About the World Congress of Cardiology
The World Congress of Cardiology Scientific Sessions (WCC) is the official congress of the World Heart Federation and is held every two years. Through the Congress the World Heart Federation offers an international stage for the latest developments in science and public outreach in the field of cardiovascular health. The WCC places emphasis on the complementary nature of science and public outreach and strives to spread the message that through individual, community and patient-care interventions, the growing epidemic of cardiovascular diseases can be prevented. For more information, please visit: http://www.worldcardiocongress.org; keep up with the conversation on Twitter using the hashtag #WCC2012Dubai
The Government of India, has funded 483 detoxification and 90 counselling centres country-wide, under the auspices of the National Drug Deaddiction Programme, to treat people with substance abuse disorders. 45% of people seeking treatment in these centres are for alcohol dependence. Most of these are defunct as they received a onetime grant. Paradoxically, the rates of help seeking in these centres are the lowest in states with the highest prevalence of alcohol use and the overall efficacy of treatment programmes provided is low.
The evidence from India is substantial that the direction for policy is to focus on macro environments and make them more conducive to promoting health behaviours than bank on individual behavioural change. But that is hardly likely as state governments publicly recant their beliefs in prohibition and alcohol control and try to extricate themselves from public funding of health care. Private expenditure already accounts for 82% of the total expenditure on health.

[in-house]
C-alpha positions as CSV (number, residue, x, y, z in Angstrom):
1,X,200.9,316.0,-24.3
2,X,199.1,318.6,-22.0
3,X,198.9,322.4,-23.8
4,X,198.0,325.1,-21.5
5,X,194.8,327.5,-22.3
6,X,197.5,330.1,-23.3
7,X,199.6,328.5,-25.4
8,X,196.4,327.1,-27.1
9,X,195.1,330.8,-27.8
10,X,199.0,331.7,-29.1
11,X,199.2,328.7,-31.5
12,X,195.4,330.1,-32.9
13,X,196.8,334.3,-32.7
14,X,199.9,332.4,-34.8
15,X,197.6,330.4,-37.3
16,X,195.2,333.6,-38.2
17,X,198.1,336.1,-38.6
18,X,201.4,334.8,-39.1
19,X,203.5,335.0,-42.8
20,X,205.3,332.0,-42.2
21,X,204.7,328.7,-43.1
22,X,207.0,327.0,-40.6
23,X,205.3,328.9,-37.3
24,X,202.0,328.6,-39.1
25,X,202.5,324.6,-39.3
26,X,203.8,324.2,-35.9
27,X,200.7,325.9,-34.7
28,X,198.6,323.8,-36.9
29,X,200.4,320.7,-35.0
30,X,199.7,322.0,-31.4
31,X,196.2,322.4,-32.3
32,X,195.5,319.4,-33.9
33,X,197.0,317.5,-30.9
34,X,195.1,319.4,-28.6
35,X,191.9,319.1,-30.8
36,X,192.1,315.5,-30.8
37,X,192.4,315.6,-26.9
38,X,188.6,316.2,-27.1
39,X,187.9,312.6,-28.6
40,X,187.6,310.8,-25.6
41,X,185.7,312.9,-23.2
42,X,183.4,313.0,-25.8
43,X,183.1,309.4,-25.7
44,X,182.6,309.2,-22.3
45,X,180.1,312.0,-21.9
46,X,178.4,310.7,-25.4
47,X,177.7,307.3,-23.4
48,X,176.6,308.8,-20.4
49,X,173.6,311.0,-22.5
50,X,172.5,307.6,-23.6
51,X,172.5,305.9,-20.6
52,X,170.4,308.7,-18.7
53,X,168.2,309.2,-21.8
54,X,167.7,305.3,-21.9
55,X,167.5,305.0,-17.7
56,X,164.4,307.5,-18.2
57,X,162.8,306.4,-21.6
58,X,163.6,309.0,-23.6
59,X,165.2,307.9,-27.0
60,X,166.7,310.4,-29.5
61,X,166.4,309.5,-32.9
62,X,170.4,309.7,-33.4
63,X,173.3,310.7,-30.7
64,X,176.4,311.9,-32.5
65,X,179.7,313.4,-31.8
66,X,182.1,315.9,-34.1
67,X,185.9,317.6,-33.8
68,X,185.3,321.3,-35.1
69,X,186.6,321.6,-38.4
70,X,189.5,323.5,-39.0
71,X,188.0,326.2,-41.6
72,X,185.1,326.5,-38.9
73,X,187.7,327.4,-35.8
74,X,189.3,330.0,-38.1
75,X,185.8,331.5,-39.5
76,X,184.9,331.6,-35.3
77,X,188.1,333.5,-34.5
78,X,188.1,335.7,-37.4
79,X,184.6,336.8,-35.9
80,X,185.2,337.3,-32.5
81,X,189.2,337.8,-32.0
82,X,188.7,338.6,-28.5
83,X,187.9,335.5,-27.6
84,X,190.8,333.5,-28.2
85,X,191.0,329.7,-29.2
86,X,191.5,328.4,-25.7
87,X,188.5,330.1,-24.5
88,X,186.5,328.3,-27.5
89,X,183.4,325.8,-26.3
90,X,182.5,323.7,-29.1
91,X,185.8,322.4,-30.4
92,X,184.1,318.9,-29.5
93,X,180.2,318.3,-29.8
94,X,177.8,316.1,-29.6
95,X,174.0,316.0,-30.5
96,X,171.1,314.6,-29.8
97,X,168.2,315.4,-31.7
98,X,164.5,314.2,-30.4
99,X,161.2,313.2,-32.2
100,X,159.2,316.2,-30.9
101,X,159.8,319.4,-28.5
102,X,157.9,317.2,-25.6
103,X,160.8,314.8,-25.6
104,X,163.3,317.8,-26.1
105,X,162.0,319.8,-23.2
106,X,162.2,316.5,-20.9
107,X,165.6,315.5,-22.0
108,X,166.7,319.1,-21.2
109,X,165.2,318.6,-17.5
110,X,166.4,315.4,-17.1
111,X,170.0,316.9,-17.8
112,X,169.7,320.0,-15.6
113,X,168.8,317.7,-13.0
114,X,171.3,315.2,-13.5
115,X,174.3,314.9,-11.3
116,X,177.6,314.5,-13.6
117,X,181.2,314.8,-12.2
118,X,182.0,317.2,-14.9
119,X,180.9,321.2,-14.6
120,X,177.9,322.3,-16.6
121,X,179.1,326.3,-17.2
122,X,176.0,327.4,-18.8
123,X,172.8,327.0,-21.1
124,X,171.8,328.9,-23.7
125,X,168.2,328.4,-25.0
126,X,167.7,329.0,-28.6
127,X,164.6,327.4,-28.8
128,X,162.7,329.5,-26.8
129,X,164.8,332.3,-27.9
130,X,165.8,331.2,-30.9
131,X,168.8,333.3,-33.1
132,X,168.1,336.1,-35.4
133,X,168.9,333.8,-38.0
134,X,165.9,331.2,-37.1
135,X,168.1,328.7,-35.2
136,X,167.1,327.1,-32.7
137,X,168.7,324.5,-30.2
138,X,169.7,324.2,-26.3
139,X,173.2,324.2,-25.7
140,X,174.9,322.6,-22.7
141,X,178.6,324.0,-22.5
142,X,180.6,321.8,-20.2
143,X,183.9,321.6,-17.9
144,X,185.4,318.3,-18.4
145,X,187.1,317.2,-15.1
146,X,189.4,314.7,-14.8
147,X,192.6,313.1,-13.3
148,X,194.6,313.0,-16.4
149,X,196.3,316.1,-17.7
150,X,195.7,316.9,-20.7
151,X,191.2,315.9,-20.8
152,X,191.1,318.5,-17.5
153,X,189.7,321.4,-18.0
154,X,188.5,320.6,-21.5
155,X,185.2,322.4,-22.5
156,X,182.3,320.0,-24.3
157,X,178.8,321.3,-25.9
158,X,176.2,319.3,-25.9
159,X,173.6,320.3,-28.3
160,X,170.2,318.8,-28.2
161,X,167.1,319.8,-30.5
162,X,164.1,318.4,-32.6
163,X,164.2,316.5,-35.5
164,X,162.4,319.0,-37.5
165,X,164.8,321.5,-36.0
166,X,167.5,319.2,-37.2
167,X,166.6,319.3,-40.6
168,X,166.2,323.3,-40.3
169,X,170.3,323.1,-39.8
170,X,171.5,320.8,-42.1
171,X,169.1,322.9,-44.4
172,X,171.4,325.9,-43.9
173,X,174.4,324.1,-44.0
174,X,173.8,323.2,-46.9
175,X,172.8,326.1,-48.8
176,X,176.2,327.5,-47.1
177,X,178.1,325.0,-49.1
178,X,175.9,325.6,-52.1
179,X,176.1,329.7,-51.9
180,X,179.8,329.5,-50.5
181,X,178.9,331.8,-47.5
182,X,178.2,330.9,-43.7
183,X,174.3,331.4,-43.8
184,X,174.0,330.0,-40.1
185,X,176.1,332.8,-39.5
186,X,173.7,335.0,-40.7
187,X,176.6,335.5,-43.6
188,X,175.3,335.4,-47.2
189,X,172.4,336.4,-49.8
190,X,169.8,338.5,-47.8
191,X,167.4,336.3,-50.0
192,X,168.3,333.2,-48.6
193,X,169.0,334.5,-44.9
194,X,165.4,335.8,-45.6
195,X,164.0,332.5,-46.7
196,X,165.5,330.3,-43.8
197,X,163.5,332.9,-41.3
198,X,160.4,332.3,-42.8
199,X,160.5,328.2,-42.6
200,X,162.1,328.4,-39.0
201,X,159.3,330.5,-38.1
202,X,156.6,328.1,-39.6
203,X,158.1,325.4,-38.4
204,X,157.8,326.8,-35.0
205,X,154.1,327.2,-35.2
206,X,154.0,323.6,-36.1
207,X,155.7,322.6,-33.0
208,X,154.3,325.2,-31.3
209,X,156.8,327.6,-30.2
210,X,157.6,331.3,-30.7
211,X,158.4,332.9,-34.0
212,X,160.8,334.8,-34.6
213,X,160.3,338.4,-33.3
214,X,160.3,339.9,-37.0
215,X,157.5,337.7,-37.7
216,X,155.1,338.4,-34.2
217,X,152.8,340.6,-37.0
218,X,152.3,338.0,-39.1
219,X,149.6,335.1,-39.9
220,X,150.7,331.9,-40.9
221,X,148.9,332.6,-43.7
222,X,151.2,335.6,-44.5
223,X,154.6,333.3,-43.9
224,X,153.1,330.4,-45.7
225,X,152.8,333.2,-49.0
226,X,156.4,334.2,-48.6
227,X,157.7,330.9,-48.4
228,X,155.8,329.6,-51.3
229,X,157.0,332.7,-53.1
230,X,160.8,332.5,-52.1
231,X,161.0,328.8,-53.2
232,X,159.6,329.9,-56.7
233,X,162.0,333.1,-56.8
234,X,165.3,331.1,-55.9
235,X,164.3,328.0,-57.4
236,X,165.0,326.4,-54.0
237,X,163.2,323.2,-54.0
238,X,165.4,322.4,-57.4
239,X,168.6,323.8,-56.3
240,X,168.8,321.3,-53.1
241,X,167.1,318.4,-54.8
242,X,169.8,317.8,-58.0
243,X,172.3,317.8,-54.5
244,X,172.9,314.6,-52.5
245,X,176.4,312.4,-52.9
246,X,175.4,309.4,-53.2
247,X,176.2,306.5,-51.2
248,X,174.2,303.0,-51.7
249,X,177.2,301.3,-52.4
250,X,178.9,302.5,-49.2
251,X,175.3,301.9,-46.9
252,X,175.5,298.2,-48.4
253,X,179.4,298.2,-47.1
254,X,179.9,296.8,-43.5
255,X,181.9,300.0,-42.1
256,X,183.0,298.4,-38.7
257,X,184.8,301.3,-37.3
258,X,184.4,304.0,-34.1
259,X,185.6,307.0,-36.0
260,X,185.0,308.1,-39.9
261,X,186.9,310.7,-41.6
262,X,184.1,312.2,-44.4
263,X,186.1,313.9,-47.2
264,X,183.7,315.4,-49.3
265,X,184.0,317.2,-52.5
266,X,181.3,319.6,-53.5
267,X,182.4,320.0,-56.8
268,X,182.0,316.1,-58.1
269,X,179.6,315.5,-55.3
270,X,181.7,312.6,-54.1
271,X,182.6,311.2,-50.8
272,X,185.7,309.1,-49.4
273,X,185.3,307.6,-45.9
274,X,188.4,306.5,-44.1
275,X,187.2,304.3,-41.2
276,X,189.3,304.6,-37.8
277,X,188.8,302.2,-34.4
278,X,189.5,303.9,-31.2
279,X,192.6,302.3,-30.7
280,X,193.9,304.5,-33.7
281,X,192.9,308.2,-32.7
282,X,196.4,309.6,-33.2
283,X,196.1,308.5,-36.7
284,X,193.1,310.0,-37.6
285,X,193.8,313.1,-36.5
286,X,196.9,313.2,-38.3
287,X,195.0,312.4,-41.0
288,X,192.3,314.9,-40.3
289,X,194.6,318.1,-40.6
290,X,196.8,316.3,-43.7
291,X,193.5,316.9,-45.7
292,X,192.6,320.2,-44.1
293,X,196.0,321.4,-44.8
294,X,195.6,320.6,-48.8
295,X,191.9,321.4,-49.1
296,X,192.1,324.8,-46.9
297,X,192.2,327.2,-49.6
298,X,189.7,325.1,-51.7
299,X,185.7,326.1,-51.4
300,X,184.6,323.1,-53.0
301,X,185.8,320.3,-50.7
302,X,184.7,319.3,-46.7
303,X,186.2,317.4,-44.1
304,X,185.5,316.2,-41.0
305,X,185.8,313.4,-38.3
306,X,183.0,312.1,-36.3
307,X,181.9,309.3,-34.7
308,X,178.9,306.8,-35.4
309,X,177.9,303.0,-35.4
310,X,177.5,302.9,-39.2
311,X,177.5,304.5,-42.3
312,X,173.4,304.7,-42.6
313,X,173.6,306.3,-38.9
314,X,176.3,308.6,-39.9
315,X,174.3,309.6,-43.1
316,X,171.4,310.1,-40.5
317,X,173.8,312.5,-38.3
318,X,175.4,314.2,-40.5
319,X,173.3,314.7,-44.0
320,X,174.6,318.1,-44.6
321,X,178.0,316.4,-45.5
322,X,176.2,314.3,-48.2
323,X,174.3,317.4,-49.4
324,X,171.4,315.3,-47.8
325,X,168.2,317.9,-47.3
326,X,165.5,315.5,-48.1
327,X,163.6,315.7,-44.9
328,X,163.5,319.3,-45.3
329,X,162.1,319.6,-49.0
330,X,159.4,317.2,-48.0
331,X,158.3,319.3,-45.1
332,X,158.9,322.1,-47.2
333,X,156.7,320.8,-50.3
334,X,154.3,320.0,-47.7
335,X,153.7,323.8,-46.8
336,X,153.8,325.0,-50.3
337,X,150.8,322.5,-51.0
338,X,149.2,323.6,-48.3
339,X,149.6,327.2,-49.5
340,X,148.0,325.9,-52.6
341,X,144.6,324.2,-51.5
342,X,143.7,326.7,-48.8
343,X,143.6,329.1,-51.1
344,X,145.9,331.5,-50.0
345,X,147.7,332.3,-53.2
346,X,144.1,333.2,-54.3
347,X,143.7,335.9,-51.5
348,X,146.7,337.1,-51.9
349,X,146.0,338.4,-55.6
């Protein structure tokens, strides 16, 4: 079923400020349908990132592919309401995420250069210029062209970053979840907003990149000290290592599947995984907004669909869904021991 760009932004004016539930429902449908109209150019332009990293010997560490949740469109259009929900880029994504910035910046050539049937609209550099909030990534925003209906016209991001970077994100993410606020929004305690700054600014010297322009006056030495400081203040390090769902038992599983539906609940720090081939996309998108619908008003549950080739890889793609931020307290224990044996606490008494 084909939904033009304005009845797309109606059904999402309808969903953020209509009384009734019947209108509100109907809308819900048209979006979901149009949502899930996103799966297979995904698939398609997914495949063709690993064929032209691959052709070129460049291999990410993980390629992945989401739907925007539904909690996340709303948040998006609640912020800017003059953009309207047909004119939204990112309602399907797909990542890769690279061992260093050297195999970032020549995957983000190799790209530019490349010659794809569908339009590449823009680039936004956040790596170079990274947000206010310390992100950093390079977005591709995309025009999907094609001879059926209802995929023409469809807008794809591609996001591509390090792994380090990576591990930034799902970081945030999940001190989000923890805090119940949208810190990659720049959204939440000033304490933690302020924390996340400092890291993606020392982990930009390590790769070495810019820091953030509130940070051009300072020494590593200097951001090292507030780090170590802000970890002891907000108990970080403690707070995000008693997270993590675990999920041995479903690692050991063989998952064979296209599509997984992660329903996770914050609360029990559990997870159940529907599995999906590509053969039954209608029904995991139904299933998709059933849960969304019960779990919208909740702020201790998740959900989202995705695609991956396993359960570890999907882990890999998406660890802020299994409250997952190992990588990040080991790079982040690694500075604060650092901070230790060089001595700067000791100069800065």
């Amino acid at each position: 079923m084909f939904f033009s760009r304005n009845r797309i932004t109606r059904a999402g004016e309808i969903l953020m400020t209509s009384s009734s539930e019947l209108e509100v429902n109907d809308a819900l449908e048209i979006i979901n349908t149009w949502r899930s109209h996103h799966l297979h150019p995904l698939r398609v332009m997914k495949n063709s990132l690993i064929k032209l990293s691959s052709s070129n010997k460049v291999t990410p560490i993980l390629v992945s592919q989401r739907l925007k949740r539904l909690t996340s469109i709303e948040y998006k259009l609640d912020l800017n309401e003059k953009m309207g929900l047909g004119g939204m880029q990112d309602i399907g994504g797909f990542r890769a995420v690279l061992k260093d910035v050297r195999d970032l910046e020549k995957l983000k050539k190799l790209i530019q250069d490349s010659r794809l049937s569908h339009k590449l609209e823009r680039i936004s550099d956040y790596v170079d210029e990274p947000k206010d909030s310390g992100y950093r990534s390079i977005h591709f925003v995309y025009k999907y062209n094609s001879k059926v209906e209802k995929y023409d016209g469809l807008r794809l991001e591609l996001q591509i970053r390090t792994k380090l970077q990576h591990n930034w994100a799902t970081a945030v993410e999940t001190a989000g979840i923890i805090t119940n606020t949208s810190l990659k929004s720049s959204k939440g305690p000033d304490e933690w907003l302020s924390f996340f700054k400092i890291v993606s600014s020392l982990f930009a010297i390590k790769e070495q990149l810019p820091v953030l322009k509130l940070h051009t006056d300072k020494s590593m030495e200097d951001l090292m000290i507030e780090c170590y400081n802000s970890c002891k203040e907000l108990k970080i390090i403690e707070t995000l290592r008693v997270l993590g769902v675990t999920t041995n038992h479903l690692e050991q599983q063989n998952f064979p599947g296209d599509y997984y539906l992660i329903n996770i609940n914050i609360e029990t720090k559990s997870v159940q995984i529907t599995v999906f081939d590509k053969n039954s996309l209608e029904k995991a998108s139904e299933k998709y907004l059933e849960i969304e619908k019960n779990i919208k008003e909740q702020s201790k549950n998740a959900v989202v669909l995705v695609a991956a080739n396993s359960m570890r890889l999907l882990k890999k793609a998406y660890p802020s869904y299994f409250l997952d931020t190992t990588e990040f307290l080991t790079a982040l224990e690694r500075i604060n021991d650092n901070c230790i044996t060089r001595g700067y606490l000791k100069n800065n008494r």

The popular media favour lurid descriptions of alcohol related violence and heroic accounts of sporadic, short-lived anti-alcohol agitations by women’s groups. These paradoxically serve to further marginalize the issue and detract from a balanced public discourse. Since the subject is of low priority, funding for research is low; there is little by way of a body of published literature, which can inform public policy, by projecting the socio-economic impact of alcohol misuse on a national scale.
Social aspect organizations of the liquor majors advocating safe drinking and sections of the mainstream English language media extolling the health benefits of alcohol have invaded that space. Hopefully, the impetus for a rational public health approach to alcohol policy will stem from the efforts of non-governmental organizations which are waking up to the sizeable negative impact that harmful alcohol use has on the delivery of their health and development programmes.
About the World Heart Federation
The World Heart Federation is dedicated to leading the global fight against heart disease and stroke with a focus on low- and middle-income countries via a united community of more than 200 member organizations. With its members, the World Heart Federation works to build global commitment to addressing cardiovascular health at the policy level, generates and exchanges ideas, shares best practice, advances scientific knowledge and promotes knowledge transfer to tackle cardiovascular disease – the world’s number one killer. It is a growing membership organization that brings together the strength of medical societies and heart foundations from more than 100 countries. Through our collective efforts we can help people all over the world to lead longer and better heart-healthy lives.
World Heart Federation